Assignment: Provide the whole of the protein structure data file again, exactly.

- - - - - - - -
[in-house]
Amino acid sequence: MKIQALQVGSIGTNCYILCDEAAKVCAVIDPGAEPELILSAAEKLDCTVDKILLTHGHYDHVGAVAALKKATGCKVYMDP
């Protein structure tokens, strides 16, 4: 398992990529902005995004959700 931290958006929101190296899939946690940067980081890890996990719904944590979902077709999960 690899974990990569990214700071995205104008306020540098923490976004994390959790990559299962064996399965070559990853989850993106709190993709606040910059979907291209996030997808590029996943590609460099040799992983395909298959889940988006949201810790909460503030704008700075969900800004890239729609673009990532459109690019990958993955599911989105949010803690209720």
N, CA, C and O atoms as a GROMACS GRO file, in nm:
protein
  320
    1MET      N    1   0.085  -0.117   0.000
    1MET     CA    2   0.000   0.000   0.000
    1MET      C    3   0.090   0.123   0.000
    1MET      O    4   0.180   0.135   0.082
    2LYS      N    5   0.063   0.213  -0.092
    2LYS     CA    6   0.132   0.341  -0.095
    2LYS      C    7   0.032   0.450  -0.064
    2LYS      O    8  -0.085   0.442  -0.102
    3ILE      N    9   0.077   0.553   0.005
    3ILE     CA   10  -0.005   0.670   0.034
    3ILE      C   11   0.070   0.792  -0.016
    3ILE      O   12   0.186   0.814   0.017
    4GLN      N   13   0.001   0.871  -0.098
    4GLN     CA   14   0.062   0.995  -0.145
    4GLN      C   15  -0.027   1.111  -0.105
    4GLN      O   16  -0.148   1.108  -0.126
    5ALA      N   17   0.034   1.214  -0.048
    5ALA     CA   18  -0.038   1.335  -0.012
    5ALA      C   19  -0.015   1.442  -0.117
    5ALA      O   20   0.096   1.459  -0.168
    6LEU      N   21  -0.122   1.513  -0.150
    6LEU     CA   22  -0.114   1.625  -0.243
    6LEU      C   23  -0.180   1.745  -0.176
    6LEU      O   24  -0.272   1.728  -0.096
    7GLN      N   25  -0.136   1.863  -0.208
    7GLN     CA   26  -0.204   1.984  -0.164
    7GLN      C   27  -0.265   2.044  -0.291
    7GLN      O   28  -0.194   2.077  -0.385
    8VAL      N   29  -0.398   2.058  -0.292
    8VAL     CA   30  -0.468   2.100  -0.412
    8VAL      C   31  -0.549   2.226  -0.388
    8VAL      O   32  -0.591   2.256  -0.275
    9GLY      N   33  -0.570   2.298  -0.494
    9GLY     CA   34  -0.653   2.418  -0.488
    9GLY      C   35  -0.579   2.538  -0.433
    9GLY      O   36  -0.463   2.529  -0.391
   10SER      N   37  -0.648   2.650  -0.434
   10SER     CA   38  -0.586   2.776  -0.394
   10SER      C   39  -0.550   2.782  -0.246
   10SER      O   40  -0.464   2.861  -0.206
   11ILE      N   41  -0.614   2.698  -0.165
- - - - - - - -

[in-house]
Amino acid sequence: MKIQALQVGSIGTNCYILCDEAAKVCAVIDPGAEPELILSAAEKLDCTVDKILLTHGHYDHVGAVAALKKATGCKVYMDP
């Protein structure tokens, strides 16, 4: 398992990529902005995004959700 931290958006929101190296899939946690940067980081890890996990719904944590979902077709999960 690899974990990569990214700071995205104008306020540098923490976004994390959790990559299962064996399965070559990853989850993106709190993709606040910059979907291209996030997808590029996943590609460099040799992983395909298959889940988006949201810790909460503030704008700075969900800004890239729609673009990532459109690019990958993955599911989105949010803690209720």
N, CA, C and O atoms as a GROMACS GRO file, in nm:
protein
  320
    1MET      N    1   0.085  -0.117   0.000
    1MET     CA    2   0.000   0.000   0.000
    1MET      C    3   0.090   0.123   0.000
    1MET      O    4   0.180   0.135   0.082
    2LYS      N    5   0.063   0.213  -0.092
    2LYS     CA    6   0.132   0.341  -0.095
    2LYS      C    7   0.032   0.450  -0.064
    2LYS      O    8  -0.085   0.442  -0.102
    3ILE      N    9   0.077   0.553   0.005
    3ILE     CA   10  -0.005   0.670   0.034
    3ILE      C   11   0.070   0.792  -0.016
    3ILE      O   12   0.186   0.814   0.017
    4GLN      N   13   0.001   0.871  -0.098
    4GLN     CA   14   0.062   0.995  -0.145
    4GLN      C   15  -0.027   1.111  -0.105
    4GLN      O   16  -0.148   1.108  -0.126
    5ALA      N   17   0.034   1.214  -0.048
    5ALA     CA   18  -0.038   1.335  -0.012
    5ALA      C   19  -0.015   1.442  -0.117
    5ALA      O   20   0.096   1.459  -0.168
    6LEU      N   21  -0.122   1.513  -0.150
    6LEU     CA   22  -0.114   1.625  -0.243
    6LEU      C   23  -0.180   1.745  -0.176
    6LEU      O   24  -0.272   1.728  -0.096
    7GLN      N   25  -0.136   1.863  -0.208
    7GLN     CA   26  -0.204   1.984  -0.164
    7GLN      C   27  -0.265   2.044  -0.291
    7GLN      O   28  -0.194   2.077  -0.385
    8VAL      N   29  -0.398   2.058  -0.292
    8VAL     CA   30  -0.468   2.100  -0.412
    8VAL      C   31  -0.549   2.226  -0.388
    8VAL      O   32  -0.591   2.256  -0.275
    9GLY      N   33  -0.570   2.298  -0.494
    9GLY     CA   34  -0.653   2.418  -0.488
    9GLY      C   35  -0.579   2.538  -0.433
    9GLY      O   36  -0.463   2.529  -0.391
   10SER      N   37  -0.648   2.650  -0.434
   10SER     CA   38  -0.586   2.776  -0.394
   10SER      C   39  -0.550   2.782  -0.246
   10SER      O   40  -0.464   2.861  -0.206
   11ILE      N   41  -0.614   2.698  -0.165